Daylight savings time allows me to arrive home after work with a lingering, pleasant misperception that I still have a whole evening in which I might accomplish something.  But my middle-aged body doesn’t confuse as easily as my mind.  I made dinner, then found myself staring bleary-eyed at a YouTube video about home decor.  I actually enjoyed watching a BuzzFeed producer hack a wooden table four ways.  I’m not handy but if I were, I’d try at least two of them.

Is it bedtime yet?

It’s the eighteenth day of the sixty-third month of My Year Without Complaining.  Life continues.

Spark a damn bonfire.

I downsized 25 years of household before anyone heard of Marie Kondo’s “sparking joy”.  I get her general drift, but I say, skip the spark, let’s light a bonfire.

At the present moment, my tiny house feels a bit cluttered.  I have to undertake my annual switch-to-spring-clothes ritual soon.  I’ll use the exercise to divest myself of a few superfluous belongings.  I’ve accumulated some second-hand items to replace objects that I threw into the garage-sale-at-Miranda’s pile and later realized that I would need.  Those acquisitions must find homes.  To accommodate them, I’ll cull out anything which has proven less useful.  A balance will assert itself.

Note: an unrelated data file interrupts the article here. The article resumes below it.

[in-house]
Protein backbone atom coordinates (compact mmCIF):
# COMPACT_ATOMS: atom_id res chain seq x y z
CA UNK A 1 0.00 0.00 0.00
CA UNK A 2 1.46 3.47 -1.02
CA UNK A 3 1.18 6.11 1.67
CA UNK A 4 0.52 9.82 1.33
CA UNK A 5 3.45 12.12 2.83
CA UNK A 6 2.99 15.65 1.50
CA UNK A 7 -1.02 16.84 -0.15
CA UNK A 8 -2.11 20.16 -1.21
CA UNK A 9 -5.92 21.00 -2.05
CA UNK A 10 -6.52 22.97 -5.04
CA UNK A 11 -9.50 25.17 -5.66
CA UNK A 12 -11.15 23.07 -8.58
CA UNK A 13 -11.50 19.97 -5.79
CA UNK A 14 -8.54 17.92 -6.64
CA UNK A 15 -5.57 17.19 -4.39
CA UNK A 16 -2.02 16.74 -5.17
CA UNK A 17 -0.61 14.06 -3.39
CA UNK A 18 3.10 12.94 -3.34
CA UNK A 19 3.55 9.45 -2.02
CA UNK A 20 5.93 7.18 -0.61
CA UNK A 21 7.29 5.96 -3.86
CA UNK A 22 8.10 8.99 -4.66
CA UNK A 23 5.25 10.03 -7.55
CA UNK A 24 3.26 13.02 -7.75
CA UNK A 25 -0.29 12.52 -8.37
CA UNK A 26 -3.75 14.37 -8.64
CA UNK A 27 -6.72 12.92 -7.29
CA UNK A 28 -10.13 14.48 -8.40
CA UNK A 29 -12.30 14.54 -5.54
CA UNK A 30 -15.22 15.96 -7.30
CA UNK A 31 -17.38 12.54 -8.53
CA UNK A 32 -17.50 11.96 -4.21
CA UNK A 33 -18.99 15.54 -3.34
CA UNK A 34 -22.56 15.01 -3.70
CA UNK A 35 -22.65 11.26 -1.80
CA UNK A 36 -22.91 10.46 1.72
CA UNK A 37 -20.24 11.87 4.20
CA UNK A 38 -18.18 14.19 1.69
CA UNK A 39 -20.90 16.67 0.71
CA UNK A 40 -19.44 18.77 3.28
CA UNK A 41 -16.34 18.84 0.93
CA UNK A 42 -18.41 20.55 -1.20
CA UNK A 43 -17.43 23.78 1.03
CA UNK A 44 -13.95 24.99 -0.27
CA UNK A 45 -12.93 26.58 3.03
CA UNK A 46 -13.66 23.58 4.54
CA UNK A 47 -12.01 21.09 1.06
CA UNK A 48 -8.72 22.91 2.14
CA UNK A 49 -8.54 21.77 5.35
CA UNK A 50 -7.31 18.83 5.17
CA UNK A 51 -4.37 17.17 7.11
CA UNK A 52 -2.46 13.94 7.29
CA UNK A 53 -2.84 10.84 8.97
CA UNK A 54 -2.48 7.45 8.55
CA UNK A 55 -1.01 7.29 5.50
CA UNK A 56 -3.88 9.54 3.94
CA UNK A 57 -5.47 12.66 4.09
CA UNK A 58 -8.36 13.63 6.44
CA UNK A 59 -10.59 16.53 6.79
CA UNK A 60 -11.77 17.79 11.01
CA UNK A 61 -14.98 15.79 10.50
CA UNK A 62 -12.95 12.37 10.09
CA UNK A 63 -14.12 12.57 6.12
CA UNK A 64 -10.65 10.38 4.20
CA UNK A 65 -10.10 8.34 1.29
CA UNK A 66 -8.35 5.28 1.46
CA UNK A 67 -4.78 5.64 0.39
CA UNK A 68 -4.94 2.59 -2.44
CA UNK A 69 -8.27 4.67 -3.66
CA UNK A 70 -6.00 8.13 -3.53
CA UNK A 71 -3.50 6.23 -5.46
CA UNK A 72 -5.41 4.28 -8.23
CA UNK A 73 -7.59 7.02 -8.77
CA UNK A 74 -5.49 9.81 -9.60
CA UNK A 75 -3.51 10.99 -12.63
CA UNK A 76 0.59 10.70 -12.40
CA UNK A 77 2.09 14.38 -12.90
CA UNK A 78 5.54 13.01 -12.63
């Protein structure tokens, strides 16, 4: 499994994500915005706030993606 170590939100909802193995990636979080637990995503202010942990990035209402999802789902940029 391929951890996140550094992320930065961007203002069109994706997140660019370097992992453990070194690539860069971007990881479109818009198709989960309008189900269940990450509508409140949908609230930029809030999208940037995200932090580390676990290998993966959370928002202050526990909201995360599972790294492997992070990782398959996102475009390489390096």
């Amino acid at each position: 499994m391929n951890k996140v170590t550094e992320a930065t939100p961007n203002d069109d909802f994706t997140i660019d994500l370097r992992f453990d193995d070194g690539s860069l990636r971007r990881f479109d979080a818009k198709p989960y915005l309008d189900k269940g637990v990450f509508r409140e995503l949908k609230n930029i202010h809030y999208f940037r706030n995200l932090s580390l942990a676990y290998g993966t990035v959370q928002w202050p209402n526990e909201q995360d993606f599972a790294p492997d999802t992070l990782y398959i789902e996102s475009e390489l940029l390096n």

None of these items particularly spark joy.  They serve a purpose.  The possessions which elicit a smile sit on shelves and adorn my walls.  They stand behind the glass of my mother-in-law’s secretary.  I do smile when I see them.  A spark of joy? Not really — more like the warmth of a good home-made soup, the kind you remember long after the person who gave you the recipe has gone.

The bonfire burns inside me though.  Distant voices on the other end of a phone line fan the flames.  A bank agent refunds a fee that she didn’t have to give me.  My co-worker rushes to assist when the copier jams.  I call a neighbor, who unloads my car outside the community room.  The coffee shop owner remembers which size mug I prefer.

Keep the pretty blouses if you like the way they look on you. Meanwhile, here on Andrus Island, the river flows past my window.  A flock of birds rises beyond the path of the crop duster’s yellow wings.  An endless sky holds it all together.  When the sun sets, the bonfire blazes against the darkness of the night.  I might find joy, or something close enough to call it good.

It’s the fifteenth day of the sixty-third month of My Year Without Complaining.  Life continues.